When I started blogging in 1998, it was on free services designed for just that thing. I walled my garden, created a “locked” blog, which only my friends could read.
Then, sometime around 1999, more of my friends complained that they wanted to read what I was writing. So I opened up my privacy settings. I got some weird reactions to posts I’d created years earlier, but that was par for the course – you’ve opened up an aspect of your life that was created without the expectation of openness about.
So what happened? My tone changed. That’s what happens. And everyone else? Some of my friends followed suit, and a lot of them stopped posting entirely. We called those frozen feeds – like podfading and other adoption-then-abandonment patterns, it was inevitably the people who hadn’t really bought in who lost out.
Flash forward. Facebook. Privacy issues galore. Part of the issue here is not the action, it’s the archive – just like it was with suddenly unlocked blogs, the expectation of future publicness doesn’t address the fear over past privacy.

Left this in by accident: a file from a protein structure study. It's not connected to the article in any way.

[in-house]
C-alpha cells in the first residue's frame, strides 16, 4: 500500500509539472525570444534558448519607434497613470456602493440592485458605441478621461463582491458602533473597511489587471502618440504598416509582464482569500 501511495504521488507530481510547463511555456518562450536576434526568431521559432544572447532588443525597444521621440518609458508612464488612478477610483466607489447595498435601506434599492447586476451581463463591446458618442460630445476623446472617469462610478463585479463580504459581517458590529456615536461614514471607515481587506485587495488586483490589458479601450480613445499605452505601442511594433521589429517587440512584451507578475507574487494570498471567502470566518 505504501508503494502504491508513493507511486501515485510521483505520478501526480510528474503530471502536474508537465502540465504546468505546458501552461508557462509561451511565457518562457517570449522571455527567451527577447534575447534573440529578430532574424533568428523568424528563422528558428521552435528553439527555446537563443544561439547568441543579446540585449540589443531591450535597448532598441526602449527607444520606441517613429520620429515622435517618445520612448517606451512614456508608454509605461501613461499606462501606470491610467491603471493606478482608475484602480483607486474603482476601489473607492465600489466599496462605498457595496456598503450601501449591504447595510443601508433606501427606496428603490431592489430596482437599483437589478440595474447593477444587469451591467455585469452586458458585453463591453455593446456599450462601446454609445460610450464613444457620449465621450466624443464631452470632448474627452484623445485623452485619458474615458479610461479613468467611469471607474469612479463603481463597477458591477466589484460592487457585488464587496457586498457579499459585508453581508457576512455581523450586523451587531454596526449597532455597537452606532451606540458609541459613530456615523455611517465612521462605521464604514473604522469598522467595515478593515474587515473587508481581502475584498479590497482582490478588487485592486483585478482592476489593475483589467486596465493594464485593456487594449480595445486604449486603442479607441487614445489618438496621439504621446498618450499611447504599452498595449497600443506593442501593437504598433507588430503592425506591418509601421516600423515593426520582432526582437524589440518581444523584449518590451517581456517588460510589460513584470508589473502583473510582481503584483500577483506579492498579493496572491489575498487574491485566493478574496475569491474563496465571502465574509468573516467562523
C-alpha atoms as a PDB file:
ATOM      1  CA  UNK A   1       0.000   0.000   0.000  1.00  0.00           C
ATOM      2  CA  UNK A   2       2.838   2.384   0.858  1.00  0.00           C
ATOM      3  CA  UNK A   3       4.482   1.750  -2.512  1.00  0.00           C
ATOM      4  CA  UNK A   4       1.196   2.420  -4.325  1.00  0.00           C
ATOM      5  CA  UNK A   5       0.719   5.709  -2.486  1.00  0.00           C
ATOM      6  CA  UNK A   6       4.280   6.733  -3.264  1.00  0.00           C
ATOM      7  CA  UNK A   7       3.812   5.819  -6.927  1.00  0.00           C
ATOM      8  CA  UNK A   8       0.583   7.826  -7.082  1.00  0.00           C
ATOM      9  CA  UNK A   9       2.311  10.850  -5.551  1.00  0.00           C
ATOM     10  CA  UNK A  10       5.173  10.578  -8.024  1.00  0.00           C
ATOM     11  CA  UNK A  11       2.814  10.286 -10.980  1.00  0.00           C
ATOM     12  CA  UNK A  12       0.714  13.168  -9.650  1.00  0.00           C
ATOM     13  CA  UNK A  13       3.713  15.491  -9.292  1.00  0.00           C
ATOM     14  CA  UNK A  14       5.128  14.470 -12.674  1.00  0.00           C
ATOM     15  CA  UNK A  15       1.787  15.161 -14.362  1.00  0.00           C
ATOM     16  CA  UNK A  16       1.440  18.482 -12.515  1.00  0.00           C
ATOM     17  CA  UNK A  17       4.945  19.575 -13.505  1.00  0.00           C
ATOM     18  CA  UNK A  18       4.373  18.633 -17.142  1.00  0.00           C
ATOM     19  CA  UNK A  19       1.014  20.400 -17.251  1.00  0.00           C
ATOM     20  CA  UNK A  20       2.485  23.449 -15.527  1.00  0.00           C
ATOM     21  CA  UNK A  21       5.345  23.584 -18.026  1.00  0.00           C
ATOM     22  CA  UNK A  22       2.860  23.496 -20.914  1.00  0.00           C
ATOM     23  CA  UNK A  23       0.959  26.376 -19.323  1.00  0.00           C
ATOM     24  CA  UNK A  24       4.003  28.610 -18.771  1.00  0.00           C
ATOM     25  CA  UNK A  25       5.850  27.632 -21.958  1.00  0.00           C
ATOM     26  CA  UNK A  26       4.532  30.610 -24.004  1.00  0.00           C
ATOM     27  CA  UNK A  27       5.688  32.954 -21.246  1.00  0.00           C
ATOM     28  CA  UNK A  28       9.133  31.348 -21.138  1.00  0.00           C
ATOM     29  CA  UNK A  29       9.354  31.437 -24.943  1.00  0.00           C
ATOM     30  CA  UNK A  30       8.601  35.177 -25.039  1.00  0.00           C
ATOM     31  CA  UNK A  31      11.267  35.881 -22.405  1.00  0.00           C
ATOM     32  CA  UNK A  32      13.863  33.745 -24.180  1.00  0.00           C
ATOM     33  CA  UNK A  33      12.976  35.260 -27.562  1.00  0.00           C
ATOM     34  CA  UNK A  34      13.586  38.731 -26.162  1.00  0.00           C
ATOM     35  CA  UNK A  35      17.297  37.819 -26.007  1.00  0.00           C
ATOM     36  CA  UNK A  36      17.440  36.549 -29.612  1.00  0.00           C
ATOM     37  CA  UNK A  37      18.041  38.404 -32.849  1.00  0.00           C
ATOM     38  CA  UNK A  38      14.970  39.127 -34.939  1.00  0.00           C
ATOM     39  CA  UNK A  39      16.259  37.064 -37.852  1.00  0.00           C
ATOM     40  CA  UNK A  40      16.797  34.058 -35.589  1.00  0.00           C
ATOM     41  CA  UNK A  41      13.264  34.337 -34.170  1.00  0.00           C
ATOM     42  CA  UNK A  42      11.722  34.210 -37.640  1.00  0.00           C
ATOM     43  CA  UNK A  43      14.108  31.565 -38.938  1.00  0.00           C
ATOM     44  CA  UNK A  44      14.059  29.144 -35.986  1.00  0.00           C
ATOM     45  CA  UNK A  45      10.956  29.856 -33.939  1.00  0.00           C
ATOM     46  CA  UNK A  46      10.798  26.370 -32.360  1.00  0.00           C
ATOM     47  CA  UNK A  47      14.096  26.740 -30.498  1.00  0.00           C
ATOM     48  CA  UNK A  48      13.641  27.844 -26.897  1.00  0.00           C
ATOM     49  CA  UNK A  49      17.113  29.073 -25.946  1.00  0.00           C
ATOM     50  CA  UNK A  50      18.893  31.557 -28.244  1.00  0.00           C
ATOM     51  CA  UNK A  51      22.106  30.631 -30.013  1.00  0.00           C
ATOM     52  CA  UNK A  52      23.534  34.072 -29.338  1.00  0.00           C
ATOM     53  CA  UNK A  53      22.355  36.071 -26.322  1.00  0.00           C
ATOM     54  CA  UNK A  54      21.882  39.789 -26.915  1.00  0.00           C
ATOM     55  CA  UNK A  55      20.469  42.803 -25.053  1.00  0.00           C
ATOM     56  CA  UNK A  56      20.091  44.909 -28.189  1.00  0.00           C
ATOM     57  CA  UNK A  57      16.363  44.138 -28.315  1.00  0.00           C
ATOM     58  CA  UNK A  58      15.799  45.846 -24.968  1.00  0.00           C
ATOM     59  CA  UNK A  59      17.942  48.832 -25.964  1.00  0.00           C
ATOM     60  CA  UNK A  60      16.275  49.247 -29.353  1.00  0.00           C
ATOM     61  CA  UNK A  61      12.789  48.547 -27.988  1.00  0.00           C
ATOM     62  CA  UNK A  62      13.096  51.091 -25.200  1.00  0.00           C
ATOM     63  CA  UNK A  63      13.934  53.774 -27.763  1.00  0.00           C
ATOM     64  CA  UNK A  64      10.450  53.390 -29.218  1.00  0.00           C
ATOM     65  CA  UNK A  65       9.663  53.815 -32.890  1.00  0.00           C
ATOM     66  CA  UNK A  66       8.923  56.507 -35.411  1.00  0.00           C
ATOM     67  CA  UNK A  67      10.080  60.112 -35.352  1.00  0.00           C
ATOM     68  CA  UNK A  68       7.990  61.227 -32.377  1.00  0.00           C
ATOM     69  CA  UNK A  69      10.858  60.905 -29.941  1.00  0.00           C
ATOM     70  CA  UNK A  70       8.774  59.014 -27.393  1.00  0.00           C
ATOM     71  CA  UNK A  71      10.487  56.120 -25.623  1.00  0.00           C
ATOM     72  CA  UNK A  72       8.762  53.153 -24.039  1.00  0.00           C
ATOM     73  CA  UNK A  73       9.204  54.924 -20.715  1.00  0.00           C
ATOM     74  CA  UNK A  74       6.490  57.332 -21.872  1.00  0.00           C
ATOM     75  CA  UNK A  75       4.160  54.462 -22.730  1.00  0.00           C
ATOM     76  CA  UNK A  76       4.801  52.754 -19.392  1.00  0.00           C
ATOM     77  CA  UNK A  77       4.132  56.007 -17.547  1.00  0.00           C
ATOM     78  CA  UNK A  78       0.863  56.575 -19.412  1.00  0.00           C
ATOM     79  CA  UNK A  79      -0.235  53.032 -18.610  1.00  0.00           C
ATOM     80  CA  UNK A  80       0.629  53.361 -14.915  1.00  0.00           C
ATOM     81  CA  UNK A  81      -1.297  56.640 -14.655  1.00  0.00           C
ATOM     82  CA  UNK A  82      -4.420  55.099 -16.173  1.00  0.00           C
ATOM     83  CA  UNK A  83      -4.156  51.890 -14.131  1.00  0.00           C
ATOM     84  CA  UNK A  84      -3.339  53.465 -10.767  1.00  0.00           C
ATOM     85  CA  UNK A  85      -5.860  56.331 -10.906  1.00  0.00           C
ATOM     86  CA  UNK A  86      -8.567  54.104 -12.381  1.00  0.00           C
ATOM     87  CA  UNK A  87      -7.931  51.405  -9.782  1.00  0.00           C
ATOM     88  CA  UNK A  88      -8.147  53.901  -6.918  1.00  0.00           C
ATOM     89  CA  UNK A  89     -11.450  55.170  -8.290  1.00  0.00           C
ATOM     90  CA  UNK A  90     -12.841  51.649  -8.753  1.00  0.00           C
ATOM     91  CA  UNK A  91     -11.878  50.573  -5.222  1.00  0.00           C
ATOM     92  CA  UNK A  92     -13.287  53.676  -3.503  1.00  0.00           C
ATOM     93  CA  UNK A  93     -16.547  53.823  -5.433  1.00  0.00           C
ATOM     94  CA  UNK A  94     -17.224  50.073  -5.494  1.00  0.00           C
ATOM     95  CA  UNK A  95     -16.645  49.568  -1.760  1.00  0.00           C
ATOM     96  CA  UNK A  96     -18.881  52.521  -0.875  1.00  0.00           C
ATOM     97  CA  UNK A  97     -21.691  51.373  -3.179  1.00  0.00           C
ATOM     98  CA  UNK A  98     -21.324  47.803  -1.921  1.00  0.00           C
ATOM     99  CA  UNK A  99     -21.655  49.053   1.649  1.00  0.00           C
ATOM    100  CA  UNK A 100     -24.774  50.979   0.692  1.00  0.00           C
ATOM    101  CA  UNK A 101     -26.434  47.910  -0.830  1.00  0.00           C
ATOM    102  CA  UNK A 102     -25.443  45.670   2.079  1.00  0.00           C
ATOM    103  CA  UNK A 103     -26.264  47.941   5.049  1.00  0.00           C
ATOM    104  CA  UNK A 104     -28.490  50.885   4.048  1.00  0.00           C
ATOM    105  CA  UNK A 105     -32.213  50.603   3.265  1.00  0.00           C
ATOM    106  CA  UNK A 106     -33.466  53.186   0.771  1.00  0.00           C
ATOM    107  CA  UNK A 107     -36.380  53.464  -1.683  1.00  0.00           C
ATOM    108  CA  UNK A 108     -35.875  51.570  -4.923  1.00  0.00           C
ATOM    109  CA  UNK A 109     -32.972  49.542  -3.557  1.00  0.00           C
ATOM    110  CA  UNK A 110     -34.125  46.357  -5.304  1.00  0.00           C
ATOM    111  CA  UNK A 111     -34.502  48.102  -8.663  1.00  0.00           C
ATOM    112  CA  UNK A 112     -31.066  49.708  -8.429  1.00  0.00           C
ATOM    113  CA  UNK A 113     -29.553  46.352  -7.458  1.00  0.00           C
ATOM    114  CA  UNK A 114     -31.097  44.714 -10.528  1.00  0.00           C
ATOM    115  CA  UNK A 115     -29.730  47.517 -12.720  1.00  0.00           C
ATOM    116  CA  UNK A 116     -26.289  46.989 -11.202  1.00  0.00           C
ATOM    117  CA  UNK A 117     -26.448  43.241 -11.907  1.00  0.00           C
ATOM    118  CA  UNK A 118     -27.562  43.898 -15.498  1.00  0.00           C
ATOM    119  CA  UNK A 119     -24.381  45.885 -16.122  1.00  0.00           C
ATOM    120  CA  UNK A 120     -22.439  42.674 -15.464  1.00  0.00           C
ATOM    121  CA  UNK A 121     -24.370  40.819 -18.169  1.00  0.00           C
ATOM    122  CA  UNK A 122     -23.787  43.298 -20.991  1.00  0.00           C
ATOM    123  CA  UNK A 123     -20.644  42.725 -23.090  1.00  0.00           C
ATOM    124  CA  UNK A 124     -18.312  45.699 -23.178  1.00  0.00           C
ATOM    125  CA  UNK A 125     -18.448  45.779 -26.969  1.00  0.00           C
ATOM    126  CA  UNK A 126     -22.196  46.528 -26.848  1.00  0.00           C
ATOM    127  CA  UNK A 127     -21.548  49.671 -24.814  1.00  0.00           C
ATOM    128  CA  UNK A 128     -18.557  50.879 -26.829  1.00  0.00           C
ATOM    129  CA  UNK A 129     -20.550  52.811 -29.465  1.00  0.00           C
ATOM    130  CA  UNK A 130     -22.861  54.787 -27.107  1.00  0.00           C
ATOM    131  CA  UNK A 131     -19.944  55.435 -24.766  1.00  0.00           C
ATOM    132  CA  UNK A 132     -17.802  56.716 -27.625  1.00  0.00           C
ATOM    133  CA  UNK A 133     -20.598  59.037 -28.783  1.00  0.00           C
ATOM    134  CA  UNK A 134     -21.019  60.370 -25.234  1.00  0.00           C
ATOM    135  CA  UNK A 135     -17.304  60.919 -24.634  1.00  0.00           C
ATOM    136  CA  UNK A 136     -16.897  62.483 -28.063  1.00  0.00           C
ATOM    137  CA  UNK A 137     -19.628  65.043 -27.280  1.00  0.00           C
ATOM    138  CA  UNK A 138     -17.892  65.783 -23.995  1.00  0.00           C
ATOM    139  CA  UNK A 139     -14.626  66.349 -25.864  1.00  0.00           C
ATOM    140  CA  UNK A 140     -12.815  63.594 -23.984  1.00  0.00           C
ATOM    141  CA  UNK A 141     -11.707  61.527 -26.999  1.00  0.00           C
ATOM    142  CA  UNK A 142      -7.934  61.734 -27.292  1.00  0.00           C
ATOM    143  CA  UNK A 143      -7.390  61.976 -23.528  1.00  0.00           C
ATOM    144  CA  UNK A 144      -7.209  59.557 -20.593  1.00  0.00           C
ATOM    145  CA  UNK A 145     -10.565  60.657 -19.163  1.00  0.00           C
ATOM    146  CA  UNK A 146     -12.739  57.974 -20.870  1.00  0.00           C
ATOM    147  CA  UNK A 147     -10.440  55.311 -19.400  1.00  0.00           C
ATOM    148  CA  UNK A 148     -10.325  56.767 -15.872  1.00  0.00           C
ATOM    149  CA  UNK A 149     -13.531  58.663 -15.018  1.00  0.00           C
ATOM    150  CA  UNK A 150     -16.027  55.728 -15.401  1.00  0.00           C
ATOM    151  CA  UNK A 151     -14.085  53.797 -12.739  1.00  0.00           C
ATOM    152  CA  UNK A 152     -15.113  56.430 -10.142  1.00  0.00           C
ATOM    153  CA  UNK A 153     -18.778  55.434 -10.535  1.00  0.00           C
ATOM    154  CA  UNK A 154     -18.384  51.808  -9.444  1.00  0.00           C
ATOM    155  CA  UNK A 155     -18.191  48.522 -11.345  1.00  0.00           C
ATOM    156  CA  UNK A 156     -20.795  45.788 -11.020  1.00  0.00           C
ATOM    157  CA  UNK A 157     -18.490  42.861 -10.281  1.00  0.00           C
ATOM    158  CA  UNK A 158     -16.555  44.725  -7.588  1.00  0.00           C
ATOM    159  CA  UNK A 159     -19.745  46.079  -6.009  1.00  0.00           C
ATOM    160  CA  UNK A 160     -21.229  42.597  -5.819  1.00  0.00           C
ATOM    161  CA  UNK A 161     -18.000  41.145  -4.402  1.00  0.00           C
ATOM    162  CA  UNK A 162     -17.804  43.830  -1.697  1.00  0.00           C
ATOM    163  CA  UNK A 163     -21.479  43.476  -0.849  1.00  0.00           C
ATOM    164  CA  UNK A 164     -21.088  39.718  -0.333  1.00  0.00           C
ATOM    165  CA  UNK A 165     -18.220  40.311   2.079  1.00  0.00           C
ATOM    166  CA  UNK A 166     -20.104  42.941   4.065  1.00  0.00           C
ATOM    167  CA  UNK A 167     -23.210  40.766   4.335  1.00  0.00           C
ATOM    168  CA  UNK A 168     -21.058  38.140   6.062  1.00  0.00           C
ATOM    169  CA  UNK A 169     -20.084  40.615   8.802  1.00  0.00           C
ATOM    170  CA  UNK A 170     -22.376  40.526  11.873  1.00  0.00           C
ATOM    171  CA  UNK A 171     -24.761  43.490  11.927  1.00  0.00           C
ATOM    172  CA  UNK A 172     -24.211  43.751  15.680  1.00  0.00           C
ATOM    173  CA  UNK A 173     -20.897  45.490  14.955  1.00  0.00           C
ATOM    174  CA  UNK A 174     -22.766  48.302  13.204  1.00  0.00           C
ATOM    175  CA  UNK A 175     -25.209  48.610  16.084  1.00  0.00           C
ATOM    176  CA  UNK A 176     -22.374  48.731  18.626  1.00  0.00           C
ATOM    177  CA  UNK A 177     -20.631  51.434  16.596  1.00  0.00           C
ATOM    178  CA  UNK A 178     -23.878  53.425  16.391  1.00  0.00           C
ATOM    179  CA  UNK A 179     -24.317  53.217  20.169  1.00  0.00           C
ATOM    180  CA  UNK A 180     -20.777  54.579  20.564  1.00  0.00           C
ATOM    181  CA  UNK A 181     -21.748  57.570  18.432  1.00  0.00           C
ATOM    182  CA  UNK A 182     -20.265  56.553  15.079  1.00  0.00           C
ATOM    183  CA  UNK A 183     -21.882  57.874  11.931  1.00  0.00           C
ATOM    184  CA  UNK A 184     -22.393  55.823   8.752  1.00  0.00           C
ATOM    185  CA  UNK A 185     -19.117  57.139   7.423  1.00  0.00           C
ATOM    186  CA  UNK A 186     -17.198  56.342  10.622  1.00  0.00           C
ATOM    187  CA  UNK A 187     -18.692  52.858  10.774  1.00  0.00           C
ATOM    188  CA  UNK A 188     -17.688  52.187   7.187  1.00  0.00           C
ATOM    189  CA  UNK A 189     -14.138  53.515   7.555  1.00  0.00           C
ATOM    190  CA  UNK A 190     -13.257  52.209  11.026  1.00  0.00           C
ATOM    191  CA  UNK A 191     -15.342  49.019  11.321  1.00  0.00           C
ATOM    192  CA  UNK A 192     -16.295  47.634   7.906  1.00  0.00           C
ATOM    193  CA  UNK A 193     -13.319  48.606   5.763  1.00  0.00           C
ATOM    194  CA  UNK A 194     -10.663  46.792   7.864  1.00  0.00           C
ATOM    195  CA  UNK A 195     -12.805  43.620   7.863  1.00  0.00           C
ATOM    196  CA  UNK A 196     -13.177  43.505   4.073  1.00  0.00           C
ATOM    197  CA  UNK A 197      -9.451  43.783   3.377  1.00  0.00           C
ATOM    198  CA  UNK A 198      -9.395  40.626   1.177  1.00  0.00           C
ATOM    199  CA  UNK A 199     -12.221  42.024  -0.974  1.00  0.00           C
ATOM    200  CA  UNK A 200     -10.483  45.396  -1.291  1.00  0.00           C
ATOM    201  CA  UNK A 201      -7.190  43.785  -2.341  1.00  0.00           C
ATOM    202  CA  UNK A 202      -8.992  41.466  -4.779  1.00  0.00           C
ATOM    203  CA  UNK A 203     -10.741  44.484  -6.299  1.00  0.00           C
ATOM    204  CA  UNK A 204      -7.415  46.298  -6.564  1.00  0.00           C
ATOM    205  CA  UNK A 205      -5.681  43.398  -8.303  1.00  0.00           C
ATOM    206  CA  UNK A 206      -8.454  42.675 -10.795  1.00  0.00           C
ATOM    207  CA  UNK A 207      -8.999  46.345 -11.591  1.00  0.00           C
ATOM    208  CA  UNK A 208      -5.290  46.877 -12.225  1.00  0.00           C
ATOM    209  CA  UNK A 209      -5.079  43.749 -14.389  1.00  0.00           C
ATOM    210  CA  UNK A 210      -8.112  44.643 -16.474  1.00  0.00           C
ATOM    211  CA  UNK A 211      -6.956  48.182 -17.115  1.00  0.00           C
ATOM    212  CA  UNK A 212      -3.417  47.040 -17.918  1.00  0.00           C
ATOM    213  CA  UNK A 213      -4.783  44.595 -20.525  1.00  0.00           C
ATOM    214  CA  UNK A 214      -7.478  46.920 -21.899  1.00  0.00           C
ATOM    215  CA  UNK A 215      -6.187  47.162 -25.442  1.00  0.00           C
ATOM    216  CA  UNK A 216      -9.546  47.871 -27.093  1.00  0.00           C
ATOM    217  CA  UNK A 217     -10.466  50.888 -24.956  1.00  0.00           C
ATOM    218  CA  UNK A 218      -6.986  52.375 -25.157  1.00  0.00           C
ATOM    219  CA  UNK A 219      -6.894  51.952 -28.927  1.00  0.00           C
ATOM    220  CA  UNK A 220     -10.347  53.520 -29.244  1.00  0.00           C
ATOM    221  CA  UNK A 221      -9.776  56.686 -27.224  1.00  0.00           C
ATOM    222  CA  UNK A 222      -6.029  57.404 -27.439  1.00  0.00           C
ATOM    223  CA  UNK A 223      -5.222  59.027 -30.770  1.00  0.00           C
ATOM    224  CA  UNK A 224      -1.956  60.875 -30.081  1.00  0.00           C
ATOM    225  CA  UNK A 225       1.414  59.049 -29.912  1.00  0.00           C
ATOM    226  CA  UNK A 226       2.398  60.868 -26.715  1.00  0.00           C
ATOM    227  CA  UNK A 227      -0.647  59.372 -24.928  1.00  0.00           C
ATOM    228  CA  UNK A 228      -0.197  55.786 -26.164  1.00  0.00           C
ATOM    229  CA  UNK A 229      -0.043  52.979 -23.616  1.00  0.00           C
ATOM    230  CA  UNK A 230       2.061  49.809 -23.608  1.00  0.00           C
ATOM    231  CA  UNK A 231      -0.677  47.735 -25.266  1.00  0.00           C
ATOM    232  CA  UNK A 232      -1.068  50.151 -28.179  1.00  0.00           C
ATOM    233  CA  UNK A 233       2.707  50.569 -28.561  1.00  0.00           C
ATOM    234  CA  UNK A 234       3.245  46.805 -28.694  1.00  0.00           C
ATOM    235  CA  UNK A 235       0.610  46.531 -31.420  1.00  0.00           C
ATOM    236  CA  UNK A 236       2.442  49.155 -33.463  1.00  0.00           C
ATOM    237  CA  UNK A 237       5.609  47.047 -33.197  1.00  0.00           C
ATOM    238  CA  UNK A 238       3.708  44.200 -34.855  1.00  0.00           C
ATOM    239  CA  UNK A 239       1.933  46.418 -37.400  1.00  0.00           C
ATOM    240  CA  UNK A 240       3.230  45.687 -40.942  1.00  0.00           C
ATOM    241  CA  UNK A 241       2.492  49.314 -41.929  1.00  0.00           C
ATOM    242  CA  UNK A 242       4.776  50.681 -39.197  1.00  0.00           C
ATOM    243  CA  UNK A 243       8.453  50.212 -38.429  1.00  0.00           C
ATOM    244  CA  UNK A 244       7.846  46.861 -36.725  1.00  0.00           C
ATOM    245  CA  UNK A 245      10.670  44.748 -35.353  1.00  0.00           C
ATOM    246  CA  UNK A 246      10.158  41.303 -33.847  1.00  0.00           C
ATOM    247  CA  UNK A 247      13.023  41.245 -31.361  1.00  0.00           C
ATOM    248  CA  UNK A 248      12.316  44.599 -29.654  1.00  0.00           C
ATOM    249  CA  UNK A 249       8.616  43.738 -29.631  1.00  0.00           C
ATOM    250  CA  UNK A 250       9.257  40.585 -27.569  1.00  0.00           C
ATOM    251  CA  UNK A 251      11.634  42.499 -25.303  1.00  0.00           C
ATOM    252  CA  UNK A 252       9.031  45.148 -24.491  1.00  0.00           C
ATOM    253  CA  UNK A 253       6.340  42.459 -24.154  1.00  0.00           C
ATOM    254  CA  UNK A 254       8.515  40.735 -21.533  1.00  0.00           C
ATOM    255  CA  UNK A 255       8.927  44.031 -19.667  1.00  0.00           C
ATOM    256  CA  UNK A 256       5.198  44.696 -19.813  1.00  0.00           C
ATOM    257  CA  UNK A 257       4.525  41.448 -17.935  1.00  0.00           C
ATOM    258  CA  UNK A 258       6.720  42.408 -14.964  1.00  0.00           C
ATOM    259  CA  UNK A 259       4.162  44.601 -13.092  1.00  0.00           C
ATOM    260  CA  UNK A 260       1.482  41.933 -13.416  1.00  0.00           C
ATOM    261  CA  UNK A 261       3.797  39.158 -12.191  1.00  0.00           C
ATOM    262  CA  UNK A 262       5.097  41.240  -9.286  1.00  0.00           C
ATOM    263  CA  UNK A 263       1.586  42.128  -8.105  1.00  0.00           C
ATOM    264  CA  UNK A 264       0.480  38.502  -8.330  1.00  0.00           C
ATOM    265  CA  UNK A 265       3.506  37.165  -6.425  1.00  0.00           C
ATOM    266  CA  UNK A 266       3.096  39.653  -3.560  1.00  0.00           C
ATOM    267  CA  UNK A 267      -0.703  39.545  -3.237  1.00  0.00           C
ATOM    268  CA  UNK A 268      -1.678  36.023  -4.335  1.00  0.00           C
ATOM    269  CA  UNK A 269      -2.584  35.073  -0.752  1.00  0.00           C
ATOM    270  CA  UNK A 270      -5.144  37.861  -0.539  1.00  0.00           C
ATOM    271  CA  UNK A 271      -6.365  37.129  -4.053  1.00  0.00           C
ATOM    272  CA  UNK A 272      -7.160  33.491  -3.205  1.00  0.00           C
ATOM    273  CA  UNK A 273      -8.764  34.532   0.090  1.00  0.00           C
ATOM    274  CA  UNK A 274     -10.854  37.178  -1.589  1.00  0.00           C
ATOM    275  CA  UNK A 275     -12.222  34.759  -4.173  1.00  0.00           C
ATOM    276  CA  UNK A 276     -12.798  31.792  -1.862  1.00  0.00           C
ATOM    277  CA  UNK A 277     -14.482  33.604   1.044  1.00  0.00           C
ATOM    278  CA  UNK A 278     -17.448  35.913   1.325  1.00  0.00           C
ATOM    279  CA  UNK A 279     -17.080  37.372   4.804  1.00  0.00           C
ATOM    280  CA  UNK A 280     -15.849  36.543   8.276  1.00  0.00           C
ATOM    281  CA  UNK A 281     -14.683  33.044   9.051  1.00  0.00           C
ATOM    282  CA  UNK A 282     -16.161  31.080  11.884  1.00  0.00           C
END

Building a new expectation of publicness is not the issue. No one cares about privacy, they just hate being surprised. Services will give, or not give, the option for publicness or privacy as suits their business interests. How can we expect anything different?
This doesn’t apply just to Facebook and Google, or other services. This is about creating expectations, not only about new changes, but also about how your business intends to treat your previous, and future trust.
I don’t care, at the end of the day, if privacy settings are removed from social networks. Don’t like it? Don’t hit publish. But there does need to be a respect for the decisions people have made before the expectation of publicness was ever put forward. If we could only, in all of this privacy kerfuffle, just press a button that said “make everything from this date forward public, and leave everything in my history under the old settings.
And no one has said, in all of these arguments, word one about an “Archive as Private” option.